March 20, 2016, New York

Spring arrived in New York City this week…and so did hundreds of anti-Trump protesters. But while the Presidential election is still a Spring, Summer, and half an Autumn away, they were out in force yesterday. The occasion was a rally and protest march called by Cosmopolitan Antifascists to “Say No to Donald Trump.”

The group’s Facebook page states, “Donald J. Trump has made headlines in recent months with his divisive rhetoric, hate speech, and extremist plans to “make America great again”. We, in fact, believe this will do the opposite to this nation. Trump’s policy threatens many of us in the Latino, Muslim, LGBT, and other communities. These policies and this type of speech has no place in this country, and certainly does not have a place in the city that Trump grew his empire in, which is considered such a melting pot and home for many of the same characters Trump continues to wage war on. Join us at Columbus Circle as we march to Trump Tower as we say no to hate, no to divisiveness, no to fascist policies, and most importantly, no to Donald J. Trump.”

The protesters gathered Saturday morning at the southwest entrance to Central Park, a symbolic “stone’s throw” from the Trump International Hotel and Tower in Columbus Circle. Although no actual stones or other projectiles were thrown, the group’s energy built as more protesters arrived. Finally, about noon, the assembly headed out, snaking a raucous path through the park before spilling out onto Central Park South. The hundreds of protesters carried signs, beat upon drums, and chanted as a small army of NYPD looked on and kept the march orderly.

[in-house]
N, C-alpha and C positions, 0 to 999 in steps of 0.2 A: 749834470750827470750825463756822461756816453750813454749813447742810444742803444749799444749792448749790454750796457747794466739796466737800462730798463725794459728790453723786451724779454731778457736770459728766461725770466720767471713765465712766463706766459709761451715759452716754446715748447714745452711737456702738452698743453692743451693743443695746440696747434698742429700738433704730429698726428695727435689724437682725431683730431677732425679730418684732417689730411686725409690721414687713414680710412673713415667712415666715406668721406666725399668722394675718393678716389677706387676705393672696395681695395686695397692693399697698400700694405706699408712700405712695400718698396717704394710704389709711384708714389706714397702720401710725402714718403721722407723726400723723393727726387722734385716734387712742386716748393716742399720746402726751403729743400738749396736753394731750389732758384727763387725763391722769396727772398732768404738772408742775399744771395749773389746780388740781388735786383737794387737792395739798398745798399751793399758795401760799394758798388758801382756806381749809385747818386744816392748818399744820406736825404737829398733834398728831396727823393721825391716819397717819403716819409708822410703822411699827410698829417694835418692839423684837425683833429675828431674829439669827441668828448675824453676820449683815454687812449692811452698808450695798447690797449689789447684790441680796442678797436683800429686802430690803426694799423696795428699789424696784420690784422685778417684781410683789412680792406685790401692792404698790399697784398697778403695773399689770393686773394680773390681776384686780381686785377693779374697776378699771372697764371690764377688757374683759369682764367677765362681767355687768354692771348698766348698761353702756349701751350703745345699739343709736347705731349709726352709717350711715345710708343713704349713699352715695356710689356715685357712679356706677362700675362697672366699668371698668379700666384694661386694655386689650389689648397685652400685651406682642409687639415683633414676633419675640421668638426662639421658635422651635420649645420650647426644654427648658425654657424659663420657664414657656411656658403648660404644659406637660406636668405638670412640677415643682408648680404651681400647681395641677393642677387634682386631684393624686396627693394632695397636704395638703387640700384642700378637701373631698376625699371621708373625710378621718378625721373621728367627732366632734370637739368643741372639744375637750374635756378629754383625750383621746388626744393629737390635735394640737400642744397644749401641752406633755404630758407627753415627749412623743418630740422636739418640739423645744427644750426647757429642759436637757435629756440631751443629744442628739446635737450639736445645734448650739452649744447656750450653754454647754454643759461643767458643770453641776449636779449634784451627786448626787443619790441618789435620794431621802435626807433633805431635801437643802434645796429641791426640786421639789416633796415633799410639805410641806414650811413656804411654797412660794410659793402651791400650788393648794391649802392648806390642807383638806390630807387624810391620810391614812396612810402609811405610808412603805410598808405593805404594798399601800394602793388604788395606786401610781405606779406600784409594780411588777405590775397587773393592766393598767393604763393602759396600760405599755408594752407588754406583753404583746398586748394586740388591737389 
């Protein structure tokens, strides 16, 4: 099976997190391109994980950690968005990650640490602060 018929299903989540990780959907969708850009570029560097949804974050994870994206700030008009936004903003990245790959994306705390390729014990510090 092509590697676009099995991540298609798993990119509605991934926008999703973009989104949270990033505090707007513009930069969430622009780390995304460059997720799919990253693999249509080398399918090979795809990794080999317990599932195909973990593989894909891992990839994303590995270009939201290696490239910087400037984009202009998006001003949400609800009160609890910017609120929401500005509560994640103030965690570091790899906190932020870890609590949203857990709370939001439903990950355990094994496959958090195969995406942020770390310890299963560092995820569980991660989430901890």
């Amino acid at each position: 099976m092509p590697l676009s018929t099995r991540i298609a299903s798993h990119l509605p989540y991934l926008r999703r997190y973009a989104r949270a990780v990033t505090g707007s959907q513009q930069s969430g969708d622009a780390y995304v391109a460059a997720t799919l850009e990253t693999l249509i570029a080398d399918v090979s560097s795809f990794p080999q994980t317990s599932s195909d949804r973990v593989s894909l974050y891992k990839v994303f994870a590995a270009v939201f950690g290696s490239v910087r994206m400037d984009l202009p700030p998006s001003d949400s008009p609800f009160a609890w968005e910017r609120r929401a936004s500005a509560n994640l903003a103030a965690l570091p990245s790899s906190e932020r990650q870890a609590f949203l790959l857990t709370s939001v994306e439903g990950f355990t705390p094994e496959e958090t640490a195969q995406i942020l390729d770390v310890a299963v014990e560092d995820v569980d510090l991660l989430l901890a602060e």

The protesters proceeded across Central Park South and then down to Trump Tower on 56th Street. There were several minor skirmishes between police and protesters, but the mood was not especially confrontational. Several protesters attempted to break ranks with the march but were quickly turned back by a wall of police officers. After trying, without success, to gain entry to the tower, the march retraced its route back to Columbus Circle.

An impromptu rally ensued, and several speakers took turns atop the USS Maine monument. By early afternoon the protesters had dispersed and been replaced by tourists strolling in and out of Central Park.

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